962
UNIT 4
Maintenance of the Body
25
arterioles, they only experience low pressure. As a result, these
low-pressure, porous capillaries readily absorb solutes and
water from the tubule cells as these substances are reclaimed
from the filtrate. Renal tubules are closely packed together, so
the peritubular capillaries of each nephron absorb substances
from several adjacent nephrons.
Vasa Recta
Notice in Figure 25.7a that the efferent arterioles
serving the juxtamedullary nephrons tend
not
to break up into
meandering peritubular capillaries. Instead they form bun-
dles of long straight vessels called
vasa recta
(va
9
sah rek
9
tah;
“straight vessels”) that extend deep into the medulla paralleling
the longest nephron loops. Te thin-walled vasa recta play an
important role in forming concentrated urine, as we will de-
scribe shortly.
In summary, the nephrons have two functionally different
capillary beds separated by efferent arterioles. Te first capil-
lary bed (the glomerulus) produces the filtrate. Te second (a
combination of peritubular capillaries and vasa recta) reclaims
most of that filtrate.
Juxtaglomerular Complex (JGC)
Each nephron has a
juxtaglomerular complex (JGC)
(juks
0
tah-glo-mer
9
u-lar), a region where the most distal portion of
the ascending limb of the nephron loop lies against the afferent
arteriole feeding the glomerulus (and sometimes the efferent
arteriole)
(Figure 25.8)
. Both the ascending limb and the affer-
ent arteriole are modified at the point of contact.
Juxtamedullary nephrons
(juks
0
tah-mĕ
9
dul-ah-re) origi-
nate close to (
juxta
5
near to) the cortex-medulla junction,
and they play an important role in the kidneys’ ability to pro-
duce concentrated urine. Tey have long nephron loops that
deeply invade the medulla, and their ascending limbs have
both thin and thick segments.
Nephron Capillary Beds
Te renal tubule of every nephron is closely associated with two
capillary beds: the
glomerulus
and the
peritubular capillaries
(Figure 25.7). In addition, juxtamedullary nephrons are associ-
ated with special capillaries called the
vasa recta
.
Glomerulus
Te glomerulus, in which the capillaries run in
parallel, is specialized for filtration. It differs from all other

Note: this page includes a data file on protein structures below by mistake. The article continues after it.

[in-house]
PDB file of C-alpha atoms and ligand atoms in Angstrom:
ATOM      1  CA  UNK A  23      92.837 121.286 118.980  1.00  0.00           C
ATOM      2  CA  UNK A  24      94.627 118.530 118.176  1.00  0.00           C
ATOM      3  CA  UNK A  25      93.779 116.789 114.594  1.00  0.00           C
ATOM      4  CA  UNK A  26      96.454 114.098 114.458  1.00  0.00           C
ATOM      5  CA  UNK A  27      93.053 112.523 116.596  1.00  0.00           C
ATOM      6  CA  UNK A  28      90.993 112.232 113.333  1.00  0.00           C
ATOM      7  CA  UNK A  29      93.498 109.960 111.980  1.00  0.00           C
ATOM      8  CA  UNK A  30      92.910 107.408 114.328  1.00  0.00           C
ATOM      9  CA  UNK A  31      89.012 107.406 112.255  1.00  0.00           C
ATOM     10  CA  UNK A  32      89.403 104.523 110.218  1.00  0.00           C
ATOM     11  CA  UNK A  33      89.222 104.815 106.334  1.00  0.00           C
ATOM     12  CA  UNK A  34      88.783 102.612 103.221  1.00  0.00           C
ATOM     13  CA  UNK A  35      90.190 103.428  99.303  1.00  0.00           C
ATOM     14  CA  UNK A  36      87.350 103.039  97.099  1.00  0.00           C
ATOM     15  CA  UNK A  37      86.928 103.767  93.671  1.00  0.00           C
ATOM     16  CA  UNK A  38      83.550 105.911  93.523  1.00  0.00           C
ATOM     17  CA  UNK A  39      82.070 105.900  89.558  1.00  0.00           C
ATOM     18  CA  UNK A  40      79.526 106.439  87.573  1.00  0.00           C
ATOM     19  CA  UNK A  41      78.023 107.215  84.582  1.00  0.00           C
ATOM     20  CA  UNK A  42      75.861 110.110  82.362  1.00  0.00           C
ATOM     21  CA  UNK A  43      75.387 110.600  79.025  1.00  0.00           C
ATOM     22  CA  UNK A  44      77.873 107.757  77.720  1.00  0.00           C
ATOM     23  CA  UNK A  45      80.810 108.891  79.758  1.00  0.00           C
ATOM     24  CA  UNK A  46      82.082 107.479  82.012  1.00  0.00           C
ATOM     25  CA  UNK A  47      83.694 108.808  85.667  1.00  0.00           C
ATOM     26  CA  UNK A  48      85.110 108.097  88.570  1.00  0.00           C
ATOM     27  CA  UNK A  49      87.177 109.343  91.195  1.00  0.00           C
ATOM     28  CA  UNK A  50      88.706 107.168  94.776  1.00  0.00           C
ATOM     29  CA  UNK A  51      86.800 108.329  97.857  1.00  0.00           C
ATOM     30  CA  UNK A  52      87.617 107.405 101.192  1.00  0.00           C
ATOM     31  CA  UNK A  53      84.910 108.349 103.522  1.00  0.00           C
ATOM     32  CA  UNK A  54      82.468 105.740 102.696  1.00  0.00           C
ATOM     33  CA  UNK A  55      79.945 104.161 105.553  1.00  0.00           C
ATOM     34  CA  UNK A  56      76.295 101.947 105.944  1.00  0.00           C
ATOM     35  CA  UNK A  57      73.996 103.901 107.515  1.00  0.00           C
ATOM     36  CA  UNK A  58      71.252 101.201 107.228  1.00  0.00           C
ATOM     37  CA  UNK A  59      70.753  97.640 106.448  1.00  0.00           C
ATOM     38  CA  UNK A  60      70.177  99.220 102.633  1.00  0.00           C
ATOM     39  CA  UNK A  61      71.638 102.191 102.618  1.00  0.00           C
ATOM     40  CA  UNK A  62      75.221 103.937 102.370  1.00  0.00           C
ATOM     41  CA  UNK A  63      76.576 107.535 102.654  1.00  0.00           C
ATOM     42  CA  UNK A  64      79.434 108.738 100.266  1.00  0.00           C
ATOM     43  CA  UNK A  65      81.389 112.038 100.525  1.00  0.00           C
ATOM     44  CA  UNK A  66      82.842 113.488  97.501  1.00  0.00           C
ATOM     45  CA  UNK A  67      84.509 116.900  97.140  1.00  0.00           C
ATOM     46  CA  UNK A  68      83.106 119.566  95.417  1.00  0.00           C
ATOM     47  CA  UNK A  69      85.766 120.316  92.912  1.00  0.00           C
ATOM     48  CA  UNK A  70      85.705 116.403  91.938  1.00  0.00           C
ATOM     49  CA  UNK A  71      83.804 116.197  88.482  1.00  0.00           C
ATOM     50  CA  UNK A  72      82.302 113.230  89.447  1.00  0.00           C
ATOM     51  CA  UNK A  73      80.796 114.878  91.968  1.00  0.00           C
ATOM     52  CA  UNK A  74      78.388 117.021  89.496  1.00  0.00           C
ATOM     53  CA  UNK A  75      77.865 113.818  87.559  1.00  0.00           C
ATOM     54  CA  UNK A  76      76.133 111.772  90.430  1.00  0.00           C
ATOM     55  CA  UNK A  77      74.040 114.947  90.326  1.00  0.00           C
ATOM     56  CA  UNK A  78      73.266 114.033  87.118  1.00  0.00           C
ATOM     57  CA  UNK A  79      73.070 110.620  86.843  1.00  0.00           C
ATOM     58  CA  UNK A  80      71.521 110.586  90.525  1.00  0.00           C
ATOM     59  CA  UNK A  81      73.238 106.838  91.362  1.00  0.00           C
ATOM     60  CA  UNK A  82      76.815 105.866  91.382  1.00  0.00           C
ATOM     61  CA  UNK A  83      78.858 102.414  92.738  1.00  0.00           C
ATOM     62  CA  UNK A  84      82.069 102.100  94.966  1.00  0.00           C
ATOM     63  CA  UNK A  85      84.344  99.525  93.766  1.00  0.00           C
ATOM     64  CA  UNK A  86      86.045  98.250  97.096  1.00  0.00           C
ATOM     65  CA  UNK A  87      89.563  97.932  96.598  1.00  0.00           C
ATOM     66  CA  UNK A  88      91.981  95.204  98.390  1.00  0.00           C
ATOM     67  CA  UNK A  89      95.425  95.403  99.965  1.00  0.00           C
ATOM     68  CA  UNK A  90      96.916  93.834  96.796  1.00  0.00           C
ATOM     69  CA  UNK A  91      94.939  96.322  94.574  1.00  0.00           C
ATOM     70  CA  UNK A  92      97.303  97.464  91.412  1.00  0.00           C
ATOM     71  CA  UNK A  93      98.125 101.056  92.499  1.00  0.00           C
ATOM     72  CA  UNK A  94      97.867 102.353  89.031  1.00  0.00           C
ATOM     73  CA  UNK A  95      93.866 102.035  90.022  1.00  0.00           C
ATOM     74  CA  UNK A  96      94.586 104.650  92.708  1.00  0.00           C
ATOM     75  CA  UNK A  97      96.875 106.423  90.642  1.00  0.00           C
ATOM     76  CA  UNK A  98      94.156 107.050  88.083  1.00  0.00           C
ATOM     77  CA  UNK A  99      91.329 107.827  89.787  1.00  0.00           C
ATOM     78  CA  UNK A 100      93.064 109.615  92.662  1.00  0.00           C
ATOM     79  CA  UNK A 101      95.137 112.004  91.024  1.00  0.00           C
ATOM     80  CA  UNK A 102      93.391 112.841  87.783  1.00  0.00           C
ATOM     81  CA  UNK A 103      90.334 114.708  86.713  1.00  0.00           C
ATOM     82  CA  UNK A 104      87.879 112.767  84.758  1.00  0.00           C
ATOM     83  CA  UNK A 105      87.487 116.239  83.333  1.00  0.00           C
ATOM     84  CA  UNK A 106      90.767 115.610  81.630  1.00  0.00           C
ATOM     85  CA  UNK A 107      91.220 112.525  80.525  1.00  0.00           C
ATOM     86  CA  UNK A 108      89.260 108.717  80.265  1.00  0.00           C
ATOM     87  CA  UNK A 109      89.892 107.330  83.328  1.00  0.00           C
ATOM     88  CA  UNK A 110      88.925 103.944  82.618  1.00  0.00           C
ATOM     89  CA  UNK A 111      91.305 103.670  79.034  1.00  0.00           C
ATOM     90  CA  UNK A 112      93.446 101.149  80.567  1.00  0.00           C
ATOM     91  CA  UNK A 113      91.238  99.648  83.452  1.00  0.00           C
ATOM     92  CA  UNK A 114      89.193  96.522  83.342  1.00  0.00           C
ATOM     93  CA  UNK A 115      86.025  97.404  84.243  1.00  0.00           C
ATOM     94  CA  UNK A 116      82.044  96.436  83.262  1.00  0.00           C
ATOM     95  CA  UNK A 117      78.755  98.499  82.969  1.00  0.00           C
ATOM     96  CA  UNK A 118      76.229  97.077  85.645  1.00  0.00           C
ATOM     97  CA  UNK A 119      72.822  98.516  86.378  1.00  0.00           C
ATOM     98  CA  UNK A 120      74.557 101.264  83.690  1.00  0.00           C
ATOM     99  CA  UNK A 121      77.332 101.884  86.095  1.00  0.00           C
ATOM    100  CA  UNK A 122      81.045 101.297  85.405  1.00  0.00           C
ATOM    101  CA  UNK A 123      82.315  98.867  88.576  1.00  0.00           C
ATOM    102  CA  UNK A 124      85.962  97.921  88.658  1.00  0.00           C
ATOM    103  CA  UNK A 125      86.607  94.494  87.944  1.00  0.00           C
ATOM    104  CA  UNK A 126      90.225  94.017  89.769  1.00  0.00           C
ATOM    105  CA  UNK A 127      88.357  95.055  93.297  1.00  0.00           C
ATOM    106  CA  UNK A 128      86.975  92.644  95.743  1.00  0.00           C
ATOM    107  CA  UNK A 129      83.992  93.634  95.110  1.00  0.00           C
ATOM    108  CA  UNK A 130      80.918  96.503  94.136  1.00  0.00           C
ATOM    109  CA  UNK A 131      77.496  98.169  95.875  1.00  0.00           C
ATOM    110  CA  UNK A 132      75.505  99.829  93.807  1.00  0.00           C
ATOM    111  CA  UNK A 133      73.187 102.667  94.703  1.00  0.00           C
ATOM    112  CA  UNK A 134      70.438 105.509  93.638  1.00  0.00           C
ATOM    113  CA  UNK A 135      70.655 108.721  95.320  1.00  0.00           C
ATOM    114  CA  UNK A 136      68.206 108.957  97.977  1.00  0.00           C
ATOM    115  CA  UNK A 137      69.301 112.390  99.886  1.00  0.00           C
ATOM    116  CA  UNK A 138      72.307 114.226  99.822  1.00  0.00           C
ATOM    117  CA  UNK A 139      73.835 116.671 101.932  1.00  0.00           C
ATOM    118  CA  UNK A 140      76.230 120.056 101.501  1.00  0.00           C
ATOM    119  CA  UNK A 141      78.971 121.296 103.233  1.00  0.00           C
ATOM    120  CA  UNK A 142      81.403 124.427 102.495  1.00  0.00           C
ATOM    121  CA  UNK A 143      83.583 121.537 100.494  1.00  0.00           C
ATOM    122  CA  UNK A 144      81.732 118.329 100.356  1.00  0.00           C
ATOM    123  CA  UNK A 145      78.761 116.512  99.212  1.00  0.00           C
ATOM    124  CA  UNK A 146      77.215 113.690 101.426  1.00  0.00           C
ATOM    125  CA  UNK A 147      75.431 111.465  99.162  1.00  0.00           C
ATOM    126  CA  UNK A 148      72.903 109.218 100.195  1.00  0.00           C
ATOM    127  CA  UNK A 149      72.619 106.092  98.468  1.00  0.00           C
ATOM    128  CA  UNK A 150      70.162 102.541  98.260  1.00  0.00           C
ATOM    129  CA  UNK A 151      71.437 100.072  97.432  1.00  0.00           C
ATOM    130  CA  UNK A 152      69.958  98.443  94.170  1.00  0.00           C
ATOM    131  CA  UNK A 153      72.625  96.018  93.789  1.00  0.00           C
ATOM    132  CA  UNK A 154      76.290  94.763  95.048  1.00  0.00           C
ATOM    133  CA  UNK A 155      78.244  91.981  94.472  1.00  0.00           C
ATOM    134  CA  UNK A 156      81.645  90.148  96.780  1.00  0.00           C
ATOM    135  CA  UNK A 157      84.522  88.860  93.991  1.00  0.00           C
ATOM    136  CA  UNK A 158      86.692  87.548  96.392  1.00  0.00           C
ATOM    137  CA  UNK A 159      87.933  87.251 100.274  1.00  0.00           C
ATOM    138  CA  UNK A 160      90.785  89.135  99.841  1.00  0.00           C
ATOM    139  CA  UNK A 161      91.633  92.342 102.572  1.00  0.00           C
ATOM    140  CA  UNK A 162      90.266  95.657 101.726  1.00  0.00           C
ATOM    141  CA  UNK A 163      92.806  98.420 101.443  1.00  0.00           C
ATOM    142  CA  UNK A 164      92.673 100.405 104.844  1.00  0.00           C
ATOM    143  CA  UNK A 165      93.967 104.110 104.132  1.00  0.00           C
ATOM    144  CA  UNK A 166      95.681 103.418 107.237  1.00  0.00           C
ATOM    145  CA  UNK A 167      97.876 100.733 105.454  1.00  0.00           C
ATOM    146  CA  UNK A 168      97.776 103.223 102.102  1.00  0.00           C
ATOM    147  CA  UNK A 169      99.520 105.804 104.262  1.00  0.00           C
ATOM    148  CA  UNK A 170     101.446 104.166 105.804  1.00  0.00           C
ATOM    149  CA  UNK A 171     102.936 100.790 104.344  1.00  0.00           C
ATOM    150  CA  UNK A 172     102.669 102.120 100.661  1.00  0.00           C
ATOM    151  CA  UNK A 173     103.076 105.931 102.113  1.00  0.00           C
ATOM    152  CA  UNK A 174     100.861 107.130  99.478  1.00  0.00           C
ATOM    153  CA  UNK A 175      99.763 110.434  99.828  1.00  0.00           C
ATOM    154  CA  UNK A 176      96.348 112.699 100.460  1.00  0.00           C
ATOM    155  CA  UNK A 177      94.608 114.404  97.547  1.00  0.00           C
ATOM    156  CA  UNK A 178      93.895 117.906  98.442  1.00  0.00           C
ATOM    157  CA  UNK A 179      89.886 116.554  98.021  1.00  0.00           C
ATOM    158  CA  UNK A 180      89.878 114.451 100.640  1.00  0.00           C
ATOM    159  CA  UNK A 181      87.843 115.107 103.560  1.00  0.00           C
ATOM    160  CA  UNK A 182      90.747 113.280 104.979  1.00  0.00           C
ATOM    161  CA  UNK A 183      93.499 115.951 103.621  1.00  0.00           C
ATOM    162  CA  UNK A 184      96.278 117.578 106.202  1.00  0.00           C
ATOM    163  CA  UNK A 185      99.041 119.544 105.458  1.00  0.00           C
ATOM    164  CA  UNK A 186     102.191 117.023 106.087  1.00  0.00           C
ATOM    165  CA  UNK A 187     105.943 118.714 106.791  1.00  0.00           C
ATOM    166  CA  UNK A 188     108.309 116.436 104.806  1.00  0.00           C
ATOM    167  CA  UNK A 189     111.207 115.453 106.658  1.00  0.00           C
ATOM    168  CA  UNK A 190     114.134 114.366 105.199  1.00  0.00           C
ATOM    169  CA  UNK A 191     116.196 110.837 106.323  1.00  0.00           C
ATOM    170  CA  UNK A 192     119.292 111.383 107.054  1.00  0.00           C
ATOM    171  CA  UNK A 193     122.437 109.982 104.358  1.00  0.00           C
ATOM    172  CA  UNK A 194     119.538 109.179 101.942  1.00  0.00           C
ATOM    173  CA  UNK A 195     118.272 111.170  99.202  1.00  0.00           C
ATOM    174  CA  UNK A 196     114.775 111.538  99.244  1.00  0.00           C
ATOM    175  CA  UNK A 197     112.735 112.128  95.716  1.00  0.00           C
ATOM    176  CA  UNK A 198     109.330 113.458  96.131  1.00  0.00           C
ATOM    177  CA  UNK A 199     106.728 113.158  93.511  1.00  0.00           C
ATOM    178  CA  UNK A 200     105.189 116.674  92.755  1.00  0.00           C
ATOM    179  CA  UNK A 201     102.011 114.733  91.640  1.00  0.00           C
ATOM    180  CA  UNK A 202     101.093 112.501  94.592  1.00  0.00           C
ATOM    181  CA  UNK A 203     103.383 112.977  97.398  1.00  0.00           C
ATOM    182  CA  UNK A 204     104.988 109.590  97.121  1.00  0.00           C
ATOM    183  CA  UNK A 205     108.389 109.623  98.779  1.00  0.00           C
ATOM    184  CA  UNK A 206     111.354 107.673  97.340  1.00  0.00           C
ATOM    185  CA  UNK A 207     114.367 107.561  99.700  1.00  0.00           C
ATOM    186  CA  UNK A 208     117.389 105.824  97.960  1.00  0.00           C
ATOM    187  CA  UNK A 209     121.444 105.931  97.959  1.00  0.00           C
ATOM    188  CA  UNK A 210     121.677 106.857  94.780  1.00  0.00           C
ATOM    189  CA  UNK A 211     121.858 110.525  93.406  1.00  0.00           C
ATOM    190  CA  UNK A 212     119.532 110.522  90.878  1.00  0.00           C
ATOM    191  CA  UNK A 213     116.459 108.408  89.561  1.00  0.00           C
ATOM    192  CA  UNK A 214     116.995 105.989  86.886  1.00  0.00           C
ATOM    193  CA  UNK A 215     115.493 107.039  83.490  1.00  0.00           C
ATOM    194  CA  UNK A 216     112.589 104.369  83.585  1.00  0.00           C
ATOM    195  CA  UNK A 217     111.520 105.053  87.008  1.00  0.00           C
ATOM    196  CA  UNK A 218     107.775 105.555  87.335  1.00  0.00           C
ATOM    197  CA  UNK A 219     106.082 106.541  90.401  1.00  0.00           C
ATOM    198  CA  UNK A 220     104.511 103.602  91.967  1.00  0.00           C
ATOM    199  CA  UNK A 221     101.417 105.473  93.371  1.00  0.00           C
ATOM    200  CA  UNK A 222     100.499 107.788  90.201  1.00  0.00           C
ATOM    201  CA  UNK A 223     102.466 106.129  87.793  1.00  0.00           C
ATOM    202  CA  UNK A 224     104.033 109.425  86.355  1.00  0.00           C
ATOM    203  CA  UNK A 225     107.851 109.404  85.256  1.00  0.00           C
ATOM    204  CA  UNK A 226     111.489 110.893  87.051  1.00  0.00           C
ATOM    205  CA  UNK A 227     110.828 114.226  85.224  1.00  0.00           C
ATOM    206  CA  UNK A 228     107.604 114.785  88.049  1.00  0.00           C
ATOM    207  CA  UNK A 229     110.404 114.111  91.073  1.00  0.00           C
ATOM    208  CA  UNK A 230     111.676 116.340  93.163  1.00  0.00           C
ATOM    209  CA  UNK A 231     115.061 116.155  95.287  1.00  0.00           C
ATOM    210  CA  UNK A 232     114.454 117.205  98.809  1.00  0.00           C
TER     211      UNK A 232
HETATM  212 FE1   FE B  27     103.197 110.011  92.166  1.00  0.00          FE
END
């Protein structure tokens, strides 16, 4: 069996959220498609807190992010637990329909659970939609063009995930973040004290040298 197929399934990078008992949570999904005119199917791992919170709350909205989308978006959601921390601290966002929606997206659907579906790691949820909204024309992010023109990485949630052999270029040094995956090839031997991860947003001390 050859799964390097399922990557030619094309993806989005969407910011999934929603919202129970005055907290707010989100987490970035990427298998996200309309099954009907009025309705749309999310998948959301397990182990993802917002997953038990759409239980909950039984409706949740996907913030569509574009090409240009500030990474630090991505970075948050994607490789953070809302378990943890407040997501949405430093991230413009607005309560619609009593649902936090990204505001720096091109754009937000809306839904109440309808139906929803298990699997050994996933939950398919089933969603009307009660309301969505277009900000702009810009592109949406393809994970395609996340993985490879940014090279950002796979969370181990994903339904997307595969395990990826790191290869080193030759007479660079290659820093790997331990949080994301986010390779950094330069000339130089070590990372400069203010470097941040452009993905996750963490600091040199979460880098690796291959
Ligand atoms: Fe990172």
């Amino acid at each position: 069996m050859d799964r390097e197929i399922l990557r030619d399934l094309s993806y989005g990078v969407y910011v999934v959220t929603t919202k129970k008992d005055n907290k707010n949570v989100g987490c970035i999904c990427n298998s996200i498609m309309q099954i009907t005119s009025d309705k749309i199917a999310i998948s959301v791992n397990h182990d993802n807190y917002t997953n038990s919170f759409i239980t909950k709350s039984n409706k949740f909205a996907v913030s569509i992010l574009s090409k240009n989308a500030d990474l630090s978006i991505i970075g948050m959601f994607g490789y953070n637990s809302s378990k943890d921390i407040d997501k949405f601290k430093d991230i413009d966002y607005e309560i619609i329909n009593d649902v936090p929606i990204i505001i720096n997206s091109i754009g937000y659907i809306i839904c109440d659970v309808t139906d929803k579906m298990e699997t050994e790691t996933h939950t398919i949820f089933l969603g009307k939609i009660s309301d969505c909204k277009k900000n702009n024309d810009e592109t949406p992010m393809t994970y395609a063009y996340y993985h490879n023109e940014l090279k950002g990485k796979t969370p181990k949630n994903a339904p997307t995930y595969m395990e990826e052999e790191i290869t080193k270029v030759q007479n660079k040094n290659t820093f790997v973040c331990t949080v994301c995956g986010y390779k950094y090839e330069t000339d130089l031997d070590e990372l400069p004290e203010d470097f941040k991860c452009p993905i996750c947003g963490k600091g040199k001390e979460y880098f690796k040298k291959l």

capillary beds in the body in that it is both fed and drained
by arterioles—the
afferent
arteriole
and
efferent
arteriole
, re-
spectively. Tis arrangement maintains the high pressure in the
glomerulus that is needed for filtration, a process we discuss on
p. 965. Filtration produces a large amount of fluid, most (99%)
of which is reabsorbed by the renal tubule cells and returned to
the blood in the peritubular capillary beds.
Te afferent arterioles arise from the
cortical radiate arteries
that run through the renal cortex. Te efferent arterioles feed
into either the peritubular capillaries or the vasa recta.
Peritubular Capillaries
Te
peritubular capillaries
cling
closely to adjacent renal tubules and empty into nearby
venules. Because they arise from the high-resistance efferent
Glomerulus
Glomerular capsule
Afferent
arteriole
Efferent
arteriole
Red blood cell
Podocyte cell body
(visceral layer)
Foot processes
of podocytes
Parietal layer
of glomerular
capsule
Proximal
tubule cell
Lumens of
glomerular
capillaries
Endothelial cell
of glomerular
capillary
Efferent arteriole
• Macula densa cells
of the ascending limb
of nephron loop
• Granular cells
• Extraglomerular
mesangial cells
Afferent arteriole
Capsular
space
Renal corpuscle
J
uxtaglomerular complex
Glomerular mesangial
cells
J
uxtaglomerular
complex
Figure 25.8
Juxtaglomerular complex (JGC) of a nephron.
Mesangial cells that surround
the glomerular capillaries (glomerular mesangial cells) are not part of the JGC.
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